By Vyomi Chheda
After the Deputy First Minister Martin McGuinness of Sinn Fein Party refused to nominate a candidate following his resignation on 17 January, Northern Ireland called for re-elections which will take place on March 2. James Brokenshire, Secretary of State for Northern Ireland, announced on Monday evening that the assembly will sit for the last time on 25 January and will be dissolved on 26 January.
The First Minister and the Deputy First Minister are two important positions held in Northern Ireland. If either of them is empty, the government is dissolved.
Northern Ireland will vote to elect a new assembly on March 2, after Martin McGuiness resigned | Photo Courtesy: The Sun, UK
McGuinness had earlier called for the First Minister and Democratic Unionist Party leader Arlene Foster to step aside temporarily while she was being investigated in the Renewable Heat Incentive (RHI) scandal
“Cash for Ash”
Set up in 2012, the Renewable Housing Incentive (RHI) scheme provided for every household, farm and industry that switched to green heating systems to get more cash than required to burn. So “the more you burn, the more you earn”. Generous amounts of subsidies were given to the people. This scheme was set up under Arlene Foster when she was the Minister for Enterprise, Trade and Investment.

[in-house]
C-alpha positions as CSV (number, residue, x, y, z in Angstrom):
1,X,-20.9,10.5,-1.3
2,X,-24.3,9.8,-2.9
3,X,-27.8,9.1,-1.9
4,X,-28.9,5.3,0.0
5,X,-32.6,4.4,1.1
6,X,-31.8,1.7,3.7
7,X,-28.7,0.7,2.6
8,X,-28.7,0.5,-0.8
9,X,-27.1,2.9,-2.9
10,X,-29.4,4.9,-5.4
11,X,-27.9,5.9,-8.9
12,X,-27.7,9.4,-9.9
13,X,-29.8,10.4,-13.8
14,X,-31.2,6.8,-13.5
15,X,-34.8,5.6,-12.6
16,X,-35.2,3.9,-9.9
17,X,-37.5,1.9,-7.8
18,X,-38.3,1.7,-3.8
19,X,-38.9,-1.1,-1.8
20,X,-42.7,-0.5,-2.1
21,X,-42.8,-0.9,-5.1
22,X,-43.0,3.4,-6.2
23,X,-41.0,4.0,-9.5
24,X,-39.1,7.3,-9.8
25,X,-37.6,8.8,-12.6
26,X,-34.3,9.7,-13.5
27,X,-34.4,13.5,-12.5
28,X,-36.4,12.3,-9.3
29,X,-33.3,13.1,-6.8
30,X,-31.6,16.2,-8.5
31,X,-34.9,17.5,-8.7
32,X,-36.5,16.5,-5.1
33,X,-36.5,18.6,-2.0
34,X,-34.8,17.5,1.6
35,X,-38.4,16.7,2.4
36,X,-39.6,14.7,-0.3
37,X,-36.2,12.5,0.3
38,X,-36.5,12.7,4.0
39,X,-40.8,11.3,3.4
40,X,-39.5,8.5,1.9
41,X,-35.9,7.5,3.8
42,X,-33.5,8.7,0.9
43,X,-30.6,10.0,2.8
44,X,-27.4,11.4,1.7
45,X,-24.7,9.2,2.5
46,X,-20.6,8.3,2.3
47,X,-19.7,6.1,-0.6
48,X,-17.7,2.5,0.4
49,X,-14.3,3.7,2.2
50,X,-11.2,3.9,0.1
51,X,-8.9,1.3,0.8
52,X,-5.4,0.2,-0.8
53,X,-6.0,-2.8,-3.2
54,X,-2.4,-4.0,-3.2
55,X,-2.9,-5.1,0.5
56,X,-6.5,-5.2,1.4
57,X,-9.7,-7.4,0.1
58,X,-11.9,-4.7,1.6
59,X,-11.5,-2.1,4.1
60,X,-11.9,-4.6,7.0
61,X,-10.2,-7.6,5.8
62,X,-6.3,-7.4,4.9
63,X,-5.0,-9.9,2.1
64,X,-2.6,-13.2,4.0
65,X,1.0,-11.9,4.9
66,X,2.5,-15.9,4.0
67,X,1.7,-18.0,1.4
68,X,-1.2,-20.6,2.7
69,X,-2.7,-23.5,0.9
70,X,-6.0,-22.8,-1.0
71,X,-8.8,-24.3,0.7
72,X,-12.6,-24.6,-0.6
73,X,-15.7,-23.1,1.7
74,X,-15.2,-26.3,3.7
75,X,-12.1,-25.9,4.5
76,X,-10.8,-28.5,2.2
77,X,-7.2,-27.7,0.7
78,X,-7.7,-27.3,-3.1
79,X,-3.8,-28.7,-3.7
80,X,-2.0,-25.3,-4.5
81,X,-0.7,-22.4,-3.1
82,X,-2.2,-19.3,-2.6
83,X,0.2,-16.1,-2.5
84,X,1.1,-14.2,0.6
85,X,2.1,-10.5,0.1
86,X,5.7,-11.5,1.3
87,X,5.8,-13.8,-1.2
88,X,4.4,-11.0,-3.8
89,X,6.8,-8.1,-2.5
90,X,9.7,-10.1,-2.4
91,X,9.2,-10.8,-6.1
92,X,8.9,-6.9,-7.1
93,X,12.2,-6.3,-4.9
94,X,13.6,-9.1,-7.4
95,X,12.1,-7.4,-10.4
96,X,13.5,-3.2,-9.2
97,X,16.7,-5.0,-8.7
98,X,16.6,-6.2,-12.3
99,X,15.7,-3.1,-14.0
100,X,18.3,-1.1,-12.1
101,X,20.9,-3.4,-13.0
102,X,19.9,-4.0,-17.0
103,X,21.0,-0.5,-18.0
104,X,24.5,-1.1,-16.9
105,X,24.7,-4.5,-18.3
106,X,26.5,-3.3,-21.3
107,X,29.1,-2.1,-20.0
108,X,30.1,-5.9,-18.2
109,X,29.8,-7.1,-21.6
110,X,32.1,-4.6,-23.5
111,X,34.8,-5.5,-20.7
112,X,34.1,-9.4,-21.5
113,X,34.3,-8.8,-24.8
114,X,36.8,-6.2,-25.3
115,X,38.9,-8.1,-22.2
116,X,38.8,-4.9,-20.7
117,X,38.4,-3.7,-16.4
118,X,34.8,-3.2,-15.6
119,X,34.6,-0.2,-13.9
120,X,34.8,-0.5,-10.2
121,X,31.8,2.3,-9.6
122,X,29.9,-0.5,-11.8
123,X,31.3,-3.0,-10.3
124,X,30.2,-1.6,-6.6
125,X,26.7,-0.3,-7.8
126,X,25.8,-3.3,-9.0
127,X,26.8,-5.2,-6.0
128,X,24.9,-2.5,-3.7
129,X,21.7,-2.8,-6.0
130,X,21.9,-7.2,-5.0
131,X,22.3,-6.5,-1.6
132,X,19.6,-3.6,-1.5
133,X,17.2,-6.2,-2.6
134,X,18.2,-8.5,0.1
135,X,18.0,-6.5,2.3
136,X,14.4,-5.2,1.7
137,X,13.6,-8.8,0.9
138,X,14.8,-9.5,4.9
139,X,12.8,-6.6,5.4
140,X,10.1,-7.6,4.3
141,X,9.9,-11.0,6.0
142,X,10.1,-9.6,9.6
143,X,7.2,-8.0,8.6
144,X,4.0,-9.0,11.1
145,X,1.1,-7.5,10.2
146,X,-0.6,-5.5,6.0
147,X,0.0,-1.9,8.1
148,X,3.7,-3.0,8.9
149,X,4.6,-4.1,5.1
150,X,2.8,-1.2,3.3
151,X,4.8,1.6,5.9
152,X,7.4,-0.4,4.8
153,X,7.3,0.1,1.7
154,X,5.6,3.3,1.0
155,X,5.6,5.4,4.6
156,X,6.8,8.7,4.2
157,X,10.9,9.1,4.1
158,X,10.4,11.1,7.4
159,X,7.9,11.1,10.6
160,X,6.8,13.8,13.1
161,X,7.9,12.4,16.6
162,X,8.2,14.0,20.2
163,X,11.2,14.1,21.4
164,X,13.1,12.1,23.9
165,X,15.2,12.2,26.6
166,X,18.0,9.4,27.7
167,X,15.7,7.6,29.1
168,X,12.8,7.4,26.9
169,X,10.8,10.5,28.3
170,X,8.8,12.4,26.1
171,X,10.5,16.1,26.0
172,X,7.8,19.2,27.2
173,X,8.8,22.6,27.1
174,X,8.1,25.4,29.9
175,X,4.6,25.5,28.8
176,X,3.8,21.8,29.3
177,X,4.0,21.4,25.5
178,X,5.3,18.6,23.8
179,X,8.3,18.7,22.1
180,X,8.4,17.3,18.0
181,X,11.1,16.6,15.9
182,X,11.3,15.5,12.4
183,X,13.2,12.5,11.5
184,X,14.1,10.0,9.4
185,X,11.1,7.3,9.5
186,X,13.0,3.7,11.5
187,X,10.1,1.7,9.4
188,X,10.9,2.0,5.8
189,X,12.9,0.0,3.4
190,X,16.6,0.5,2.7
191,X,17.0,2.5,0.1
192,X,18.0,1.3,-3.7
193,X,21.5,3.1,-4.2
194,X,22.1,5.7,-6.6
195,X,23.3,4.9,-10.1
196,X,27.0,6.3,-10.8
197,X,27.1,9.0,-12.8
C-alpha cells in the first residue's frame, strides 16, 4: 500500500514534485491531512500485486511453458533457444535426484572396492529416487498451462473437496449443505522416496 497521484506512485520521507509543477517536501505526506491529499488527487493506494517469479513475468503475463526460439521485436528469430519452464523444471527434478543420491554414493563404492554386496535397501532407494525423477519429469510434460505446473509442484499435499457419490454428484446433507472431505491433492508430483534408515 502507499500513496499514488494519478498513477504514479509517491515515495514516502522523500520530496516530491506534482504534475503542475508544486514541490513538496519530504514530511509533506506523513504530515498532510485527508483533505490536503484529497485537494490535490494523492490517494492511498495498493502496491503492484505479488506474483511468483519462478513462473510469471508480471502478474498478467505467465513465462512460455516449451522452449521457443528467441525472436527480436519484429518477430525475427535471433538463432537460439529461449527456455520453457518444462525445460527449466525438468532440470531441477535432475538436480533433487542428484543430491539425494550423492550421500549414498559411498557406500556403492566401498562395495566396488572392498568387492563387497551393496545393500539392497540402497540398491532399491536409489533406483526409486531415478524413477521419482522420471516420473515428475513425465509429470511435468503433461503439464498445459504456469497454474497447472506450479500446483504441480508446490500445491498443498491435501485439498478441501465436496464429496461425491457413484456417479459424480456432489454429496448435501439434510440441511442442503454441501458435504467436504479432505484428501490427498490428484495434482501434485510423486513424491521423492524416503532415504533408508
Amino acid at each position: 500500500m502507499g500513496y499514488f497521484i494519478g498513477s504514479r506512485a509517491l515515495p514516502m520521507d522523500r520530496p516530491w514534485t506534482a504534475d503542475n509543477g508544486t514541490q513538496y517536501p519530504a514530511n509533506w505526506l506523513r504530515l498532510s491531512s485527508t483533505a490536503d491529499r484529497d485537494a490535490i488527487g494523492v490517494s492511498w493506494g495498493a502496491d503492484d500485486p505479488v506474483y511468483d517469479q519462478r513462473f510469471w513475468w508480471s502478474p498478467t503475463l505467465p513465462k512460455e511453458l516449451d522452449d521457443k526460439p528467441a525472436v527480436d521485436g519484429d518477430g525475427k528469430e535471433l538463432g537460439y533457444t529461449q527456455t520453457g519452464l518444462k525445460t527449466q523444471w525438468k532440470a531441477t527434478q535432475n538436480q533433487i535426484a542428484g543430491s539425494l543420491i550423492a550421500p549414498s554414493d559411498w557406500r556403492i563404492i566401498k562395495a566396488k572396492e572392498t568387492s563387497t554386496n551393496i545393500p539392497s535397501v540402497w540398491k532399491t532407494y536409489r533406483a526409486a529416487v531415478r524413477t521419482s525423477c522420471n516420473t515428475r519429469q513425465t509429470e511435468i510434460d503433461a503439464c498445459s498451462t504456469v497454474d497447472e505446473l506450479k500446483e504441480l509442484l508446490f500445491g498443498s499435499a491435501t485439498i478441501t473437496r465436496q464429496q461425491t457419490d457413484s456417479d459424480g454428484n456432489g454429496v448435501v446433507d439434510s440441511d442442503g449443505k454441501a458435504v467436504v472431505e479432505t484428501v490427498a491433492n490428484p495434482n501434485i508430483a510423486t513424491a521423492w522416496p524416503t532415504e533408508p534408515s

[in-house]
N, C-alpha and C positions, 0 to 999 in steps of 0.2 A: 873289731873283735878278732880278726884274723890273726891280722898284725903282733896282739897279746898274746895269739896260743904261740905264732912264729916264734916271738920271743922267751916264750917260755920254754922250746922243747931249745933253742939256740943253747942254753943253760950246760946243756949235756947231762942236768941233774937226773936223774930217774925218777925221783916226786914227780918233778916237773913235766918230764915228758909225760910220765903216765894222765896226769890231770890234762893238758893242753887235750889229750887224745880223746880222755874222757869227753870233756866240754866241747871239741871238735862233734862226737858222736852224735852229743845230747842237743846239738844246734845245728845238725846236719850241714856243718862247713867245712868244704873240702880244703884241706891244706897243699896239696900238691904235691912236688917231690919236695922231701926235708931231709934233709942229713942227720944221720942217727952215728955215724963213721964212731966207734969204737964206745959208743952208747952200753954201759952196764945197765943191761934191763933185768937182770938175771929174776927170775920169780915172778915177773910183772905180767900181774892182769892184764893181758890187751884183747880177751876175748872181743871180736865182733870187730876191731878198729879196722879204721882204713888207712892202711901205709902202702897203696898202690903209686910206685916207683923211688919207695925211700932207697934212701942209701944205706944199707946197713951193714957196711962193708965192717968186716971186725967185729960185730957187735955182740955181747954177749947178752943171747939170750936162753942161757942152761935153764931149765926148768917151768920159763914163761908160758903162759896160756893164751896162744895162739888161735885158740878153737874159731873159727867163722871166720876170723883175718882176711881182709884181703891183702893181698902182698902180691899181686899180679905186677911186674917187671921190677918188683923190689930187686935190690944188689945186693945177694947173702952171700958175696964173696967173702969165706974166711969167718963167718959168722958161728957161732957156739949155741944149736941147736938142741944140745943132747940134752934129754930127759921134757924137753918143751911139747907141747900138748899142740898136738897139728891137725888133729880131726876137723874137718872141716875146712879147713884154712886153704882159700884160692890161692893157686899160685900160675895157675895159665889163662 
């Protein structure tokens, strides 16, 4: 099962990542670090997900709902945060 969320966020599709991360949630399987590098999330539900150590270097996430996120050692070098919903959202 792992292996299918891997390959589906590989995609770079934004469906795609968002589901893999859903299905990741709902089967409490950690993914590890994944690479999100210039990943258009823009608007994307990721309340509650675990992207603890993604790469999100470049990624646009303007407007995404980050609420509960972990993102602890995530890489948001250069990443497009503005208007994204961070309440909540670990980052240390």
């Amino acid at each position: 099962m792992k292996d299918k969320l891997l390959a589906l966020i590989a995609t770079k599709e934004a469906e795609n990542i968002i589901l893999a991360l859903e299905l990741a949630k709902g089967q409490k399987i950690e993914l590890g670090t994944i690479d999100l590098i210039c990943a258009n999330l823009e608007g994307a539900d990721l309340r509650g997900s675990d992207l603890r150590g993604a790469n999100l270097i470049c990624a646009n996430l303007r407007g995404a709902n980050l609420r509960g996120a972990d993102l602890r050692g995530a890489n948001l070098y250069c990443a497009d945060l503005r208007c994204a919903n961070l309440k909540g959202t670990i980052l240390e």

As good as it may sound, the truth came to light when a whistleblower threw light on the scheme’s expenditure. It was noted that there was an excess expenditure of billions of pounds and the excess subsidies paid are estimated to cost the taxpayers approximately £490 million ($591 million).
[su_pullquote]Foster’s name was involved in the scandal along with other higher officials[/su_pullquote]
Foster’s name was involved in the scandal along with other higher officials. It is because of this alleged involvement that Sinn Fein’s McGuinness wanted her to step aside until she was cleared of all charges. Foster, however, refused, forcing McGuinness to resign as the Deputy First Minister. She said that she was “disappointed” with his resignation and also added that “it was clear that Sinn Fein’s actions are not principled; they are political.”
Although the collaboration government has stood in Northern Ireland for long, this scandal isn’t the only issue the two parties disagree on. After UK’s Brexit vote, the DUP backed leaving EU whereas McGuinness called for a referendum for Northern Ireland to join the Republic of Ireland (still a part of EU).
Looking at the political instability, British Prime Minister Theresa May made a last attempt to persuade the two parties to maintain peace and stability in the region that would give them a stronger voice for Brexit
The March elections will see most of the campaigning relying on two major issues: the RHI scandal and Brexit. They will also play a major role in deciding Northern Ireland’s future in EU and UK’s weighing voice in the Brexit negotiations.
Featured Image Source: Wikiwand.
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